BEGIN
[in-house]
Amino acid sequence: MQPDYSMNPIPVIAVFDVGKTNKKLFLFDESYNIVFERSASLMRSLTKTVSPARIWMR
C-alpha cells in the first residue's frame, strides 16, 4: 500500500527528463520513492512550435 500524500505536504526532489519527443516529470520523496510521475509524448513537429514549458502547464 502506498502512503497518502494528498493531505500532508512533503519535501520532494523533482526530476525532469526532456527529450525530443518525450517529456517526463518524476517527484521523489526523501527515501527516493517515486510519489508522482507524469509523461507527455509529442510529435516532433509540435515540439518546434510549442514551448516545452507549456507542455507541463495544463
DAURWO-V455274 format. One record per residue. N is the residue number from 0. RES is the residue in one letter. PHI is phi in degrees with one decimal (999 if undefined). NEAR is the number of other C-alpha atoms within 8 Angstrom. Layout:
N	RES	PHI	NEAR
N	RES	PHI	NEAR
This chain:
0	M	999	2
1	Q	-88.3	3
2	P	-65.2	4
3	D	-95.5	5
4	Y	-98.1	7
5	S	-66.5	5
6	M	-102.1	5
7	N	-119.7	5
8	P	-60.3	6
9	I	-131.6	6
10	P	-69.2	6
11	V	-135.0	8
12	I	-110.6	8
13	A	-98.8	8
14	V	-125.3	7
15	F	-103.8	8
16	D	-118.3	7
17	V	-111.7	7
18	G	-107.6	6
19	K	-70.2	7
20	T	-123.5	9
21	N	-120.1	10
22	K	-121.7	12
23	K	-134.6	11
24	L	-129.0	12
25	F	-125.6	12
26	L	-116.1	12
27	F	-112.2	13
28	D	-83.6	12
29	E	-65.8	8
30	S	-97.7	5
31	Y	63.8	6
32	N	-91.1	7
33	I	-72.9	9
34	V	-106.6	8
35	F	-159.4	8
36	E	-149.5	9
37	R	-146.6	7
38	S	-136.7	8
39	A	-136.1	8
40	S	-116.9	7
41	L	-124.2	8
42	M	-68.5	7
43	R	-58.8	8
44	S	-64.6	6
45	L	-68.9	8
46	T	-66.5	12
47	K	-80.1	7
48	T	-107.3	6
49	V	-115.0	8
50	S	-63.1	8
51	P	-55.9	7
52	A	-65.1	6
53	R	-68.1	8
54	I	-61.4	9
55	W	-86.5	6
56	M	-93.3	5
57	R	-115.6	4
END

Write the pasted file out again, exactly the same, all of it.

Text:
[in-house]
Amino acid sequence: MQPDYSMNPIPVIAVFDVGKTNKKLFLFDESYNIVFERSASLMRSLTKTVSPARIWMR
C-alpha cells in the first residue's frame, strides 16, 4: 500500500527528463520513492512550435 500524500505536504526532489519527443516529470520523496510521475509524448513537429514549458502547464 502506498502512503497518502494528498493531505500532508512533503519535501520532494523533482526530476525532469526532456527529450525530443518525450517529456517526463518524476517527484521523489526523501527515501527516493517515486510519489508522482507524469509523461507527455509529442510529435516532433509540435515540439518546434510549442514551448516545452507549456507542455507541463495544463
DAURWO-V455274 format. One record per residue. N is the residue number from 0. RES is the residue in one letter. PHI is phi in degrees with one decimal (999 if undefined). NEAR is the number of other C-alpha atoms within 8 Angstrom. Layout:
N	RES	PHI	NEAR
N	RES	PHI	NEAR
This chain:
0	M	999	2
1	Q	-88.3	3
2	P	-65.2	4
3	D	-95.5	5
4	Y	-98.1	7
5	S	-66.5	5
6	M	-102.1	5
7	N	-119.7	5
8	P	-60.3	6
9	I	-131.6	6
10	P	-69.2	6
11	V	-135.0	8
12	I	-110.6	8
13	A	-98.8	8
14	V	-125.3	7
15	F	-103.8	8
16	D	-118.3	7
17	V	-111.7	7
18	G	-107.6	6
19	K	-70.2	7
20	T	-123.5	9
21	N	-120.1	10
22	K	-121.7	12
23	K	-134.6	11
24	L	-129.0	12
25	F	-125.6	12
26	L	-116.1	12
27	F	-112.2	13
28	D	-83.6	12
29	E	-65.8	8
30	S	-97.7	5
31	Y	63.8	6
32	N	-91.1	7
33	I	-72.9	9
34	V	-106.6	8
35	F	-159.4	8
36	E	-149.5	9
37	R	-146.6	7
38	S	-136.7	8
39	A	-136.1	8
40	S	-116.9	7
41	L	-124.2	8
42	M	-68.5	7
43	R	-58.8	8
44	S	-64.6	6
45	L	-68.9	8
46	T	-66.5	12
47	K	-80.1	7
48	T	-107.3	6
49	V	-115.0	8
50	S	-63.1	8
51	P	-55.9	7
52	A	-65.1	6
53	R	-68.1	8
54	I	-61.4	9
55	W	-86.5	6
56	M	-93.3	5
57	R	-115.6	4